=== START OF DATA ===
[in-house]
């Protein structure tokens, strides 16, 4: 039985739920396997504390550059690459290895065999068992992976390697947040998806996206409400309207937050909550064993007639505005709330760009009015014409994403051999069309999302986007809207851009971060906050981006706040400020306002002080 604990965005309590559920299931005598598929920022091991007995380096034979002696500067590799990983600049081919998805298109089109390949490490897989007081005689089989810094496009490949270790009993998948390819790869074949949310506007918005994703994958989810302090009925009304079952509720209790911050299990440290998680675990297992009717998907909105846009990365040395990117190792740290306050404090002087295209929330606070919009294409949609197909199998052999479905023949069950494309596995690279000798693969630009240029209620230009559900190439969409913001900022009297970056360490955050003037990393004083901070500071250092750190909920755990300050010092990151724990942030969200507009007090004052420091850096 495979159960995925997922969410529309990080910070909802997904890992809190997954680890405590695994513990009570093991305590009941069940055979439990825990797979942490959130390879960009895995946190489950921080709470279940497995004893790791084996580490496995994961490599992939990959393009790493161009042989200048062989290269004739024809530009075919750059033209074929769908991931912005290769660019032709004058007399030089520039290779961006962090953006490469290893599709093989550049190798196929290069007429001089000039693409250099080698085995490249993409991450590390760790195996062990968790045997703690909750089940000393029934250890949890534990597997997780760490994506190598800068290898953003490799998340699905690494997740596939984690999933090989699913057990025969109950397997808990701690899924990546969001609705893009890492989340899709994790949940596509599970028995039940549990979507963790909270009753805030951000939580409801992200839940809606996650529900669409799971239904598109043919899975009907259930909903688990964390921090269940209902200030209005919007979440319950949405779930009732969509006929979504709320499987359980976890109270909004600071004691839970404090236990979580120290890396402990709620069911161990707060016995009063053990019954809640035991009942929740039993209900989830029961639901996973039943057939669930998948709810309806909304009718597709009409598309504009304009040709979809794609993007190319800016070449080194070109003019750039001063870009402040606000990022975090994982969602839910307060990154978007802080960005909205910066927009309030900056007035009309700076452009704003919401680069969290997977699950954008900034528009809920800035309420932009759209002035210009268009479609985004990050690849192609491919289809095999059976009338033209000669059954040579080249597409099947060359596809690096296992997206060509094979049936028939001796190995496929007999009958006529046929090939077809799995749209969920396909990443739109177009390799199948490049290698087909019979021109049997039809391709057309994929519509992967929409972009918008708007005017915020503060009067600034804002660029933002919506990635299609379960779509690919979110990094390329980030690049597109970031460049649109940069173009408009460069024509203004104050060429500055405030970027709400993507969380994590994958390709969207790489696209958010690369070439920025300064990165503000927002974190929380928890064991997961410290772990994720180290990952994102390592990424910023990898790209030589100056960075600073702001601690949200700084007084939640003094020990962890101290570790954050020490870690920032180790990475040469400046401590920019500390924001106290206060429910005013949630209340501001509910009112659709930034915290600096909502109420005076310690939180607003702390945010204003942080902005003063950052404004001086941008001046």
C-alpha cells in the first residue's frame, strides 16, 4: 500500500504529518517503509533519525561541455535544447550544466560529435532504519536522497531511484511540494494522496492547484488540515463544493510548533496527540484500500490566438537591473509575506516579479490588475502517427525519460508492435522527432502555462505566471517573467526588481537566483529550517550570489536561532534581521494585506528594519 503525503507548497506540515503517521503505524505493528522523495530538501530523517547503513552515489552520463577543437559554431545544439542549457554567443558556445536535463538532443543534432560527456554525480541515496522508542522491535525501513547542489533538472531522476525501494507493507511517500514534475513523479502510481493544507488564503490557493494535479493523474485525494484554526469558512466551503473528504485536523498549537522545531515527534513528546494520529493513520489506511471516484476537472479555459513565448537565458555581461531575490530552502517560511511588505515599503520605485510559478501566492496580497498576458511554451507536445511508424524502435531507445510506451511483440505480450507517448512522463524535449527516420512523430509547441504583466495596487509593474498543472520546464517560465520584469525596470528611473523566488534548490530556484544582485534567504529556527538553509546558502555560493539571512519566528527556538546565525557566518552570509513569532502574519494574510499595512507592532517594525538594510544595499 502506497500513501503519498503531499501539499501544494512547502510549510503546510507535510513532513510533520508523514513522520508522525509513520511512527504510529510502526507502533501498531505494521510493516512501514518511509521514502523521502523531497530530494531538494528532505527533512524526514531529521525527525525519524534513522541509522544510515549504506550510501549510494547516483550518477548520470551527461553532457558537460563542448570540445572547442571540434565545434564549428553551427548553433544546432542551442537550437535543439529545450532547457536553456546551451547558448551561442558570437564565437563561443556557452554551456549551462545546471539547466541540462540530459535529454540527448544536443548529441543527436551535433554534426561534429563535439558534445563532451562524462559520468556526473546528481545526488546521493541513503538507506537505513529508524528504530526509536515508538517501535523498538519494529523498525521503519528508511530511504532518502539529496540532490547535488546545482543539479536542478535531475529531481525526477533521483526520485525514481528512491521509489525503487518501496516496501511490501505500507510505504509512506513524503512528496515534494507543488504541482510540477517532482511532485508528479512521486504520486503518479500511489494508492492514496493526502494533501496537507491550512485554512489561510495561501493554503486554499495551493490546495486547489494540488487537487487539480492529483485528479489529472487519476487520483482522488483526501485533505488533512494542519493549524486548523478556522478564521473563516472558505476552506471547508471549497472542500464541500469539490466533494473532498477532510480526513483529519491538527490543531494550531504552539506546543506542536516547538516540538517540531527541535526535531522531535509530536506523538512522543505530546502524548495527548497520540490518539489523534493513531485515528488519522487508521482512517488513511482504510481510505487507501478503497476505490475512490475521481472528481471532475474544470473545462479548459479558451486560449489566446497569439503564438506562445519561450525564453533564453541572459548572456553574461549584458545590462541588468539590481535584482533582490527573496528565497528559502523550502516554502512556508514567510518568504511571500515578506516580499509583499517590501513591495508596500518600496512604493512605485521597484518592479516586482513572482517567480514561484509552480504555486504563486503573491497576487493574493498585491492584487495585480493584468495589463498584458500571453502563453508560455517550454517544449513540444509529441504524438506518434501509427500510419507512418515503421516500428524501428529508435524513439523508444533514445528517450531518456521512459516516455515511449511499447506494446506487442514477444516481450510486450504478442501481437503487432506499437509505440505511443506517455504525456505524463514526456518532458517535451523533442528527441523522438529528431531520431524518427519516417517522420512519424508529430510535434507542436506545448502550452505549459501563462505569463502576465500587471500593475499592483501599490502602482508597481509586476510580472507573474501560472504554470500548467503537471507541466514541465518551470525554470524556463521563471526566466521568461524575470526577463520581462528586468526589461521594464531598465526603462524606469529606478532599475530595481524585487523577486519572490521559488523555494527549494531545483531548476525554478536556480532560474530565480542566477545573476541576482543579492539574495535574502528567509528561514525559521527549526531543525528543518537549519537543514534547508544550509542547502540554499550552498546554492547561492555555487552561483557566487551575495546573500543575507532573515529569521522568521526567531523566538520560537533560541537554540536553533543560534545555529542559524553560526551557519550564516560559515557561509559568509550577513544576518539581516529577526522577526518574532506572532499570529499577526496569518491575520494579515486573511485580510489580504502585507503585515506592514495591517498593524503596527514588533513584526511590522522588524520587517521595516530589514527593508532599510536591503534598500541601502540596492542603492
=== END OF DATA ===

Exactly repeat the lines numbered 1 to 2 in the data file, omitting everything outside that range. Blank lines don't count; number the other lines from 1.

[in-house]
């Protein structure tokens, strides 16, 4: 039985739920396997504390550059690459290895065999068992992976390697947040998806996206409400309207937050909550064993007639505005709330760009009015014409994403051999069309999302986007809207851009971060906050981006706040400020306002002080 604990965005309590559920299931005598598929920022091991007995380096034979002696500067590799990983600049081919998805298109089109390949490490897989007081005689089989810094496009490949270790009993998948390819790869074949949310506007918005994703994958989810302090009925009304079952509720209790911050299990440290998680675990297992009717998907909105846009990365040395990117190792740290306050404090002087295209929330606070919009294409949609197909199998052999479905023949069950494309596995690279000798693969630009240029209620230009559900190439969409913001900022009297970056360490955050003037990393004083901070500071250092750190909920755990300050010092990151724990942030969200507009007090004052420091850096 495979159960995925997922969410529309990080910070909802997904890992809190997954680890405590695994513990009570093991305590009941069940055979439990825990797979942490959130390879960009895995946190489950921080709470279940497995004893790791084996580490496995994961490599992939990959393009790493161009042989200048062989290269004739024809530009075919750059033209074929769908991931912005290769660019032709004058007399030089520039290779961006962090953006490469290893599709093989550049190798196929290069007429001089000039693409250099080698085995490249993409991450590390760790195996062990968790045997703690909750089940000393029934250890949890534990597997997780760490994506190598800068290898953003490799998340699905690494997740596939984690999933090989699913057990025969109950397997808990701690899924990546969001609705893009890492989340899709994790949940596509599970028995039940549990979507963790909270009753805030951000939580409801992200839940809606996650529900669409799971239904598109043919899975009907259930909903688990964390921090269940209902200030209005919007979440319950949405779930009732969509006929979504709320499987359980976890109270909004600071004691839970404090236990979580120290890396402990709620069911161990707060016995009063053990019954809640035991009942929740039993209900989830029961639901996973039943057939669930998948709810309806909304009718597709009409598309504009304009040709979809794609993007190319800016070449080194070109003019750039001063870009402040606000990022975090994982969602839910307060990154978007802080960005909205910066927009309030900056007035009309700076452009704003919401680069969290997977699950954008900034528009809920800035309420932009759209002035210009268009479609985004990050690849192609491919289809095999059976009338033209000669059954040579080249597409099947060359596809690096296992997206060509094979049936028939001796190995496929007999009958006529046929090939077809799995749209969920396909990443739109177009390799199948490049290698087909019979021109049997039809391709057309994929519509992967929409972009918008708007005017915020503060009067600034804002660029933002919506990635299609379960779509690919979110990094390329980030690049597109970031460049649109940069173009408009460069024509203004104050060429500055405030970027709400993507969380994590994958390709969207790489696209958010690369070439920025300064990165503000927002974190929380928890064991997961410290772990994720180290990952994102390592990424910023990898790209030589100056960075600073702001601690949200700084007084939640003094020990962890101290570790954050020490870690920032180790990475040469400046401590920019500390924001106290206060429910005013949630209340501001509910009112659709930034915290600096909502109420005076310690939180607003702390945010204003942080902005003063950052404004001086941008001046």